We do have one little statistical tidbit for you, though: From 1983-2001, Auburn went 9 – 1 vs. Georgia in Athens. What, you may ask, does that have to do with 2011? Only this: Auburn is quite comfortable playing between the hedges, be those hedges in Auburn or in Athens. And if we extend it all the way up to the present, Auburn’s record in Athens since 1983 is a still-sterling 10 – 4.
And here’s one more thing to get you fired up for this year’s renewal of the Deep South’s Oldest Rivalry.
Time to spank dem mutts’ butts!
The Wishbone Power Rankings
LSU. No debate about who is first now. Despite everything they kept doing wrong (nearly every drive in the first half was sabotaged by a self-inflicted penalty of some sort), they hung around and hung on and pulled it out. That defense is scary.
Alabama. My kingdom for a kicker! And, look—honestly, if you cannot score more than six points in your own stadium, including an overtime period…and you don’t even win your own division of your own conference… do you really deserve a rematch with the #1 team in the country? Of course not.
The Very Good (But not as “very good” as they looked about a month ago…)
Arkansas. A home game against a Top 10 team and no one outside of Athens, Georgia watched. And as mediocre as South Carolina has become, we still suspected this would be a close game, because Arkansas has been cruising for an upset for a while now. Extremely narrow wins over Vandy and Ole Miss do not make for good omens against LSU (soon) and the Capital One Bowl or (they wish) a BCS bowl game.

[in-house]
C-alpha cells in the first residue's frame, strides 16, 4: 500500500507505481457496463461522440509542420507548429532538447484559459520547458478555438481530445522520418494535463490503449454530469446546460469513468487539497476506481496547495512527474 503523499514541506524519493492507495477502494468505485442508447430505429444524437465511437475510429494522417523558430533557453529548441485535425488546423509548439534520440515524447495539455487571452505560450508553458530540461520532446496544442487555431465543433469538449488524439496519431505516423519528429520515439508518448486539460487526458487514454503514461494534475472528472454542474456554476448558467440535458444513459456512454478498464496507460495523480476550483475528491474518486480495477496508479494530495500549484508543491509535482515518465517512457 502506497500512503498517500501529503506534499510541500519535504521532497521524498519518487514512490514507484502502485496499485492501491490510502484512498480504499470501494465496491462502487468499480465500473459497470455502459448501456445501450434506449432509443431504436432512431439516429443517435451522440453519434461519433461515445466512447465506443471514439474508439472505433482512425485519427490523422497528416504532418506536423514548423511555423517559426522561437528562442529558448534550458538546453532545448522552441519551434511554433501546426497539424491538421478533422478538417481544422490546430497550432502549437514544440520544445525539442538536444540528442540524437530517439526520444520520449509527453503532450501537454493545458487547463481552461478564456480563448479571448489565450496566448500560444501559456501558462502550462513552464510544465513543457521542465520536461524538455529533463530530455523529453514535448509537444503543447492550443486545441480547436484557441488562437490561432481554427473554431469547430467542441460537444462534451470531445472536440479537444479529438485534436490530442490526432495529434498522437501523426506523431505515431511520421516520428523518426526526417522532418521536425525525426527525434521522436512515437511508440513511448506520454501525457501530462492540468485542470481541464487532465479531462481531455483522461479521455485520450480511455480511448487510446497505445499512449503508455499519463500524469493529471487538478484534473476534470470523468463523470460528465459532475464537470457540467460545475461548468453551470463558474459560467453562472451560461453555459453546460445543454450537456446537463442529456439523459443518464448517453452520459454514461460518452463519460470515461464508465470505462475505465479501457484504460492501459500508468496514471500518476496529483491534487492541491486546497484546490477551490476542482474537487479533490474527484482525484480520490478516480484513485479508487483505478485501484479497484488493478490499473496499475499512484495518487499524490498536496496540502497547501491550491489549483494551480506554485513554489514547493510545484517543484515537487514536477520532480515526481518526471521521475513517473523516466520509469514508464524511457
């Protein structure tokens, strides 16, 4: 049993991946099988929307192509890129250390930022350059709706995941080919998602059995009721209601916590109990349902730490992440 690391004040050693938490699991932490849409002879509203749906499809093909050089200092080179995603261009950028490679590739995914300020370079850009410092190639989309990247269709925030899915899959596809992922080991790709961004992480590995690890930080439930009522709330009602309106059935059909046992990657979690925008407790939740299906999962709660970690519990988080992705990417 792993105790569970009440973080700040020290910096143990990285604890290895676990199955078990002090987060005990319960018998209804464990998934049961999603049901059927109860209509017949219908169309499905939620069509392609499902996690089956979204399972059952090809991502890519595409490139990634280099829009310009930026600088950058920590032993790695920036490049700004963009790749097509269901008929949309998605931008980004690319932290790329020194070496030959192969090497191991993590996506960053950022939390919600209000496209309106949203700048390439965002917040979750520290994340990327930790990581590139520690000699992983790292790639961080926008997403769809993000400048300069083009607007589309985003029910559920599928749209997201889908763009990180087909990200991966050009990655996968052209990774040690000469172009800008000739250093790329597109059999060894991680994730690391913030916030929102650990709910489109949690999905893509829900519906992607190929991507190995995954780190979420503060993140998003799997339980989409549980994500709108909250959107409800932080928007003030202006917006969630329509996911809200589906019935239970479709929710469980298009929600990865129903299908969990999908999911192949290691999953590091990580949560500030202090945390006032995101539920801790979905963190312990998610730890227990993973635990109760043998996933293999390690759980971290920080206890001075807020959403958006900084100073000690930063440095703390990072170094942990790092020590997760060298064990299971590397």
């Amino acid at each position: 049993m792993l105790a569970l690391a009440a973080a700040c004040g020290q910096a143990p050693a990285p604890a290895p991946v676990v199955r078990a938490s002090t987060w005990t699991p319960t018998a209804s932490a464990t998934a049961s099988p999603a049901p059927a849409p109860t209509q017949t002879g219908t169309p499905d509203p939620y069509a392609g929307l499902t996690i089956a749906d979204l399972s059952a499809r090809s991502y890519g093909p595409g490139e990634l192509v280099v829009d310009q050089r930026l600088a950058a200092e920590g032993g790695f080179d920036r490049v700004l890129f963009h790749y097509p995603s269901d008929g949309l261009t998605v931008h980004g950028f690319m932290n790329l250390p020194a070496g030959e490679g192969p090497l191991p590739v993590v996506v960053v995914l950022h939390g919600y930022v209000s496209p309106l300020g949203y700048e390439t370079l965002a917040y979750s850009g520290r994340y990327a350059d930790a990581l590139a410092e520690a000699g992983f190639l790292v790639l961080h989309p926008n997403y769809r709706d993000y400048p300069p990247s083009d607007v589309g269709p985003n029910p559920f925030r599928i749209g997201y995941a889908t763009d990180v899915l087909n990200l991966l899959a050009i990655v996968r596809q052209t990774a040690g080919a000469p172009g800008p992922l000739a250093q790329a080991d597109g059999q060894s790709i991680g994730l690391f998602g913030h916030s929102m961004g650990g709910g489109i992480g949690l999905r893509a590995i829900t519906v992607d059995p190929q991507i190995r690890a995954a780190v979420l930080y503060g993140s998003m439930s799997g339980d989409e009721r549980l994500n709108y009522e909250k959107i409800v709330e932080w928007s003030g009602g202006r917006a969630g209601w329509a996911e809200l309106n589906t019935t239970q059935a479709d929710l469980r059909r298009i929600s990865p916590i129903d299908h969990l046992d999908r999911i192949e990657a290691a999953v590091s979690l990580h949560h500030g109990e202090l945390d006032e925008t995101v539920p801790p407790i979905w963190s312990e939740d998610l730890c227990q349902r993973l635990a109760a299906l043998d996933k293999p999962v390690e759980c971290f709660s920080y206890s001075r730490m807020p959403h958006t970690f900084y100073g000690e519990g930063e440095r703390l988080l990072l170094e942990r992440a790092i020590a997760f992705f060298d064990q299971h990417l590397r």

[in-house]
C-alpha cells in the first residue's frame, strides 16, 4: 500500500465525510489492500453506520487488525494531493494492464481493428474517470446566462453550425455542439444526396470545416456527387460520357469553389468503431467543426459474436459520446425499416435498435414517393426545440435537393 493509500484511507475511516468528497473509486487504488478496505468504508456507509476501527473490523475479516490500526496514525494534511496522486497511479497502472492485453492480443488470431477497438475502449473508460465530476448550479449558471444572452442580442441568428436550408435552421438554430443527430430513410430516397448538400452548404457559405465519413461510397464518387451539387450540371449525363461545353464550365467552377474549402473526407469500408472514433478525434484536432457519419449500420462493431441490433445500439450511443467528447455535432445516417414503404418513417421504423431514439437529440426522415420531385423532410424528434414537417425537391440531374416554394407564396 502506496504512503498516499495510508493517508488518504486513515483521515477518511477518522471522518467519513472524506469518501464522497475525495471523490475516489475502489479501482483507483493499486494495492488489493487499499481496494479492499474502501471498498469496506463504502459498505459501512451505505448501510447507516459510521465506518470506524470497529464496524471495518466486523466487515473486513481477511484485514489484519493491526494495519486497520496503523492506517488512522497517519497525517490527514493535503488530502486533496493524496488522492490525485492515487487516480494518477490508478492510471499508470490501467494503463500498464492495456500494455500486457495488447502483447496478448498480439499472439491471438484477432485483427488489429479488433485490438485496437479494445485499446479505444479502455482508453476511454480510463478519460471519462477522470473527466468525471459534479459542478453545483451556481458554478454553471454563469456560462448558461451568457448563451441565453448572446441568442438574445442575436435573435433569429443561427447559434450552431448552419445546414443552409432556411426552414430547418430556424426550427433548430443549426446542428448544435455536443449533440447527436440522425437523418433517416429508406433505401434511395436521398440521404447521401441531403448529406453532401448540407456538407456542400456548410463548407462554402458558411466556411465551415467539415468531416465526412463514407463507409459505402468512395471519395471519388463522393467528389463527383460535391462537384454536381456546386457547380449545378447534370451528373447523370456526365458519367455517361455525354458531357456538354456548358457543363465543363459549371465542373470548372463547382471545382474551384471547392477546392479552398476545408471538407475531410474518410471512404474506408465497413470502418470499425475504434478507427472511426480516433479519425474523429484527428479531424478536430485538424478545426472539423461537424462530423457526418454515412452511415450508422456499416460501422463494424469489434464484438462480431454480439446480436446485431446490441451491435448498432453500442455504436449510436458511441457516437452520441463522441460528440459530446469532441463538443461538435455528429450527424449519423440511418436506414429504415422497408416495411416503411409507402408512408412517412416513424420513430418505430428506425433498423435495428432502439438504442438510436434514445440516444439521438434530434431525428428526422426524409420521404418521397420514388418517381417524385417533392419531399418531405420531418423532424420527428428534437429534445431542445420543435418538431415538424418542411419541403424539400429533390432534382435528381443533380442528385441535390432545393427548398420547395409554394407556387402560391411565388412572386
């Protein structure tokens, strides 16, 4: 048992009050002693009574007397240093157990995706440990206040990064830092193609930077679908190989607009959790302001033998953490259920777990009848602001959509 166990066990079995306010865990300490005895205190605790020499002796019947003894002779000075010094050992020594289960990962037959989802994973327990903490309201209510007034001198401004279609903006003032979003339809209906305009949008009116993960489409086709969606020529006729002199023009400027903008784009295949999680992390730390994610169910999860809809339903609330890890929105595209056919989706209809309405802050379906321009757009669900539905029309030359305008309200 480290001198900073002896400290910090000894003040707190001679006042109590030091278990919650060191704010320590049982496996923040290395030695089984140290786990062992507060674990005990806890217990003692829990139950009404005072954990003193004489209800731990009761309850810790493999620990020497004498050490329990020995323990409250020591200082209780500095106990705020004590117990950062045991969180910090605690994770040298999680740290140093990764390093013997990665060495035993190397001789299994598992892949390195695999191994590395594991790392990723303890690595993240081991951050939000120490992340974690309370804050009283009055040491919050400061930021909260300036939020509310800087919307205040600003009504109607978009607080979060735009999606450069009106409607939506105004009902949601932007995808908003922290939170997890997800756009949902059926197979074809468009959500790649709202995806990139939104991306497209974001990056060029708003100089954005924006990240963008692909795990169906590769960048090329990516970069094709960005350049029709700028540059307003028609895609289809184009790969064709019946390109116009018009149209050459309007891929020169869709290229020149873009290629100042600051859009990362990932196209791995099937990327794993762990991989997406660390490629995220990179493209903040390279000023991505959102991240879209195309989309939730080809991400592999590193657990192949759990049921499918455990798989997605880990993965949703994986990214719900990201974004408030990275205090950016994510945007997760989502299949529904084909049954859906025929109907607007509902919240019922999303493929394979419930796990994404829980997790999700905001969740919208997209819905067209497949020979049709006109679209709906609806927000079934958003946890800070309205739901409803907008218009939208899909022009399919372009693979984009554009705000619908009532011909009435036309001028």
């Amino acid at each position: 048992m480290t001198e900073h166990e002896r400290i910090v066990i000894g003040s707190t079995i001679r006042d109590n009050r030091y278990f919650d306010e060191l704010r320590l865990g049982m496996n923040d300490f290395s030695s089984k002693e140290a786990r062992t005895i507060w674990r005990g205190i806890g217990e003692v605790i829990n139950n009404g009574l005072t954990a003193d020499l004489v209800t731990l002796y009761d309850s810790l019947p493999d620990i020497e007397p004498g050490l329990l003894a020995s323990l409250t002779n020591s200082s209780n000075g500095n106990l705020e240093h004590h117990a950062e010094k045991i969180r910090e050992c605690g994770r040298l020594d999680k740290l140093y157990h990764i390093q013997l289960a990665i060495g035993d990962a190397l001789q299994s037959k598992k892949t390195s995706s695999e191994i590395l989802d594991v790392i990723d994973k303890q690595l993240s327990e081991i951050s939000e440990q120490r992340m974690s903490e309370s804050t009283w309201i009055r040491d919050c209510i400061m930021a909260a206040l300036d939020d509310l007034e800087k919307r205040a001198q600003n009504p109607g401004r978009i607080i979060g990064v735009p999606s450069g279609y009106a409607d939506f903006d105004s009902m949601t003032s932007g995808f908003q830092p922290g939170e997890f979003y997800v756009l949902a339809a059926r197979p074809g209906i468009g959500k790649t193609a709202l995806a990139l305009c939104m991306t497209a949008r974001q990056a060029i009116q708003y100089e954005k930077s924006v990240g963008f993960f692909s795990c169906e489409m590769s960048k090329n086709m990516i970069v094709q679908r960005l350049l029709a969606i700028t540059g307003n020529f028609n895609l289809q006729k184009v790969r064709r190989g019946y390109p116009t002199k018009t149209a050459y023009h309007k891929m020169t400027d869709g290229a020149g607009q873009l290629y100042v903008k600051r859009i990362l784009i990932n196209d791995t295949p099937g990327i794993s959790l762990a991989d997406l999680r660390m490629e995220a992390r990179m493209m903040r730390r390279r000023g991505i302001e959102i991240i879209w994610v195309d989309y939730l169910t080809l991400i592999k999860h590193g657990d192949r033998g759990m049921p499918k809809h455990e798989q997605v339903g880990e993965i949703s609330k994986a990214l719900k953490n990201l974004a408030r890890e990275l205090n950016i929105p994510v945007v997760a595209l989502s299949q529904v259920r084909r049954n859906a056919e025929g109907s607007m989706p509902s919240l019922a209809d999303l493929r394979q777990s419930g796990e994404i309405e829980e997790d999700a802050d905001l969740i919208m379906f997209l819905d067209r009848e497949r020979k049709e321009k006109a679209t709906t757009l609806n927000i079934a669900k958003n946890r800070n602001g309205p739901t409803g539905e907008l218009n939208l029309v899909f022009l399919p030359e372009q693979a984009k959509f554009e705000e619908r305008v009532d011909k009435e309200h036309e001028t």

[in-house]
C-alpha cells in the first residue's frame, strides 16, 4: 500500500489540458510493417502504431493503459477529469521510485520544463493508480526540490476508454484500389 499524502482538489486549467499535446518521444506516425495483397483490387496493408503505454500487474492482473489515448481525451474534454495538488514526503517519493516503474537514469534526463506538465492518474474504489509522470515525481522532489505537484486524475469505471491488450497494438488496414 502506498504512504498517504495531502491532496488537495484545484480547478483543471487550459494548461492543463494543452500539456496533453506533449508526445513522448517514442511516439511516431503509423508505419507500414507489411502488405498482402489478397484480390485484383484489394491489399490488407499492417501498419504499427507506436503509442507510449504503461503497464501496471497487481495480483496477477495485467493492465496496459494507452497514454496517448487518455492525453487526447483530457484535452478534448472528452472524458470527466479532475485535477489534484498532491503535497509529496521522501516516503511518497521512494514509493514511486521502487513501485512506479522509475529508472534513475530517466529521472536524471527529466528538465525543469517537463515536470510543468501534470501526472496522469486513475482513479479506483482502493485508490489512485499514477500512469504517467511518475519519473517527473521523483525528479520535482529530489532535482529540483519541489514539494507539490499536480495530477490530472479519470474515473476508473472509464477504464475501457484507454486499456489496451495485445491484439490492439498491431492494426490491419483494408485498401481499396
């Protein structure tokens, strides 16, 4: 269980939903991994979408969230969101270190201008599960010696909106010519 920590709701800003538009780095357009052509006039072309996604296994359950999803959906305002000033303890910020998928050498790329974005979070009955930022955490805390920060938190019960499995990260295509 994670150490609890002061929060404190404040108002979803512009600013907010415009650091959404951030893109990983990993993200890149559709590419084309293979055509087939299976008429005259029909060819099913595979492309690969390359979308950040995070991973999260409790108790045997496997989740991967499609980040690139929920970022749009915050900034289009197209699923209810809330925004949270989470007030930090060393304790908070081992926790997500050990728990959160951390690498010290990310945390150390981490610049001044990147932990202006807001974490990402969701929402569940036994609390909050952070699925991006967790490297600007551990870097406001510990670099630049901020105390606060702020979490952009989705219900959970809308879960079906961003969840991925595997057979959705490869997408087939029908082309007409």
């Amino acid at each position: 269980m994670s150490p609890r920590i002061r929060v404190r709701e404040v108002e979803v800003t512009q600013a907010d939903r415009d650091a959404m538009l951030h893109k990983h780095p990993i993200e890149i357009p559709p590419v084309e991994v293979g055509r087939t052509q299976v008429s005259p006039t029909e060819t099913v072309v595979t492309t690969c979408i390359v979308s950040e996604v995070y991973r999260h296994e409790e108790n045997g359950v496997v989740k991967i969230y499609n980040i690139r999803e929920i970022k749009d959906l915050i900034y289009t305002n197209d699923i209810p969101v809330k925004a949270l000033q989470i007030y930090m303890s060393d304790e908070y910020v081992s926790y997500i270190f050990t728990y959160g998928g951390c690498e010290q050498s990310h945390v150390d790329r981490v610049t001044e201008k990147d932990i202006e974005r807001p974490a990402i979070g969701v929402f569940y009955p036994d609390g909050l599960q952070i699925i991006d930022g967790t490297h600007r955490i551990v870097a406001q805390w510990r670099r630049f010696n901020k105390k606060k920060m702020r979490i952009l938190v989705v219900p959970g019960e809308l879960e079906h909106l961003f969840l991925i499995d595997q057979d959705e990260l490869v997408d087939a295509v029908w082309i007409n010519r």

Georgia. New Mexico State won’t roll into Athens with that weak stuff again! UGA showed them! Yeah!
Auburn. Kicking back, resting up, healing the wounds, and getting ready for our old friends from the state next door.
South Carolina. The biggest Auburn fans ever, this week. The way things are looking now, though, you have to suspect that the SEC Championship Game victory margin record set by Auburn last year may only end up lasting one year, regardless of whether it’s Carolina or Georgia going to Atlanta. Ouch.
Florida. Moved down to the mediocre. A 6-6 record in Muschamp’s first year. How did the Gators slide so far so fast? This is a team that was winning national titles just a couple of years ago.
Tennessee. Watching UT now is like watching a one-armed man in a boxing match. (And even one arm may be overly generous.) But hey—their fraternities apparently produce better kickers than some schools have on scholarship!
Mississippi State. Guess who gets to suffer the wrath of Nick Saban this week? And guess which team’s kickers will be under the microscope big time?
Vanderbilt. Always just a couple of plays or players away…
Kentucky. Hey, we won a conference game! And not just won, but (in the last couple of minutes of said game) blew the doors off the opponent! It was awesome! What’s that? You’re asking who we beat? Is that really important? Um, well, actually… our opponent was…
Ole Miss. But hey—their long, national Nutt-mare is over. Now keep your filthy alien rebel bear paws off our Gus!
Photo via The Corner News.
Van Allen Plexico managed to attend Auburn (and score student football tickets) for some portion of every year between 1986 and 1996. He realizes that’s probably not something one should brag about, but hey. He teaches college near St Louis (because ten years as a student was somehow just not enough time to spend at school) and writes and edits for a variety of publishers. Find links to his various projects at www.plexico.net.
John Ringer graduated from Auburn in 1991 (which may be the greatest time ever to be an Auburn student – SEC titles in 1987, 88 and 89 and the 1989 Iron Bowl). His family has had season tickets every year since well before he was born and he grew up wandering around Jordan-Hare on game days. He currently lives in Richmond, Virginia where he spends way too much time reading about college football on the internet and teaching his children to love Auburn football.
Previous Wishbone columns can be found here.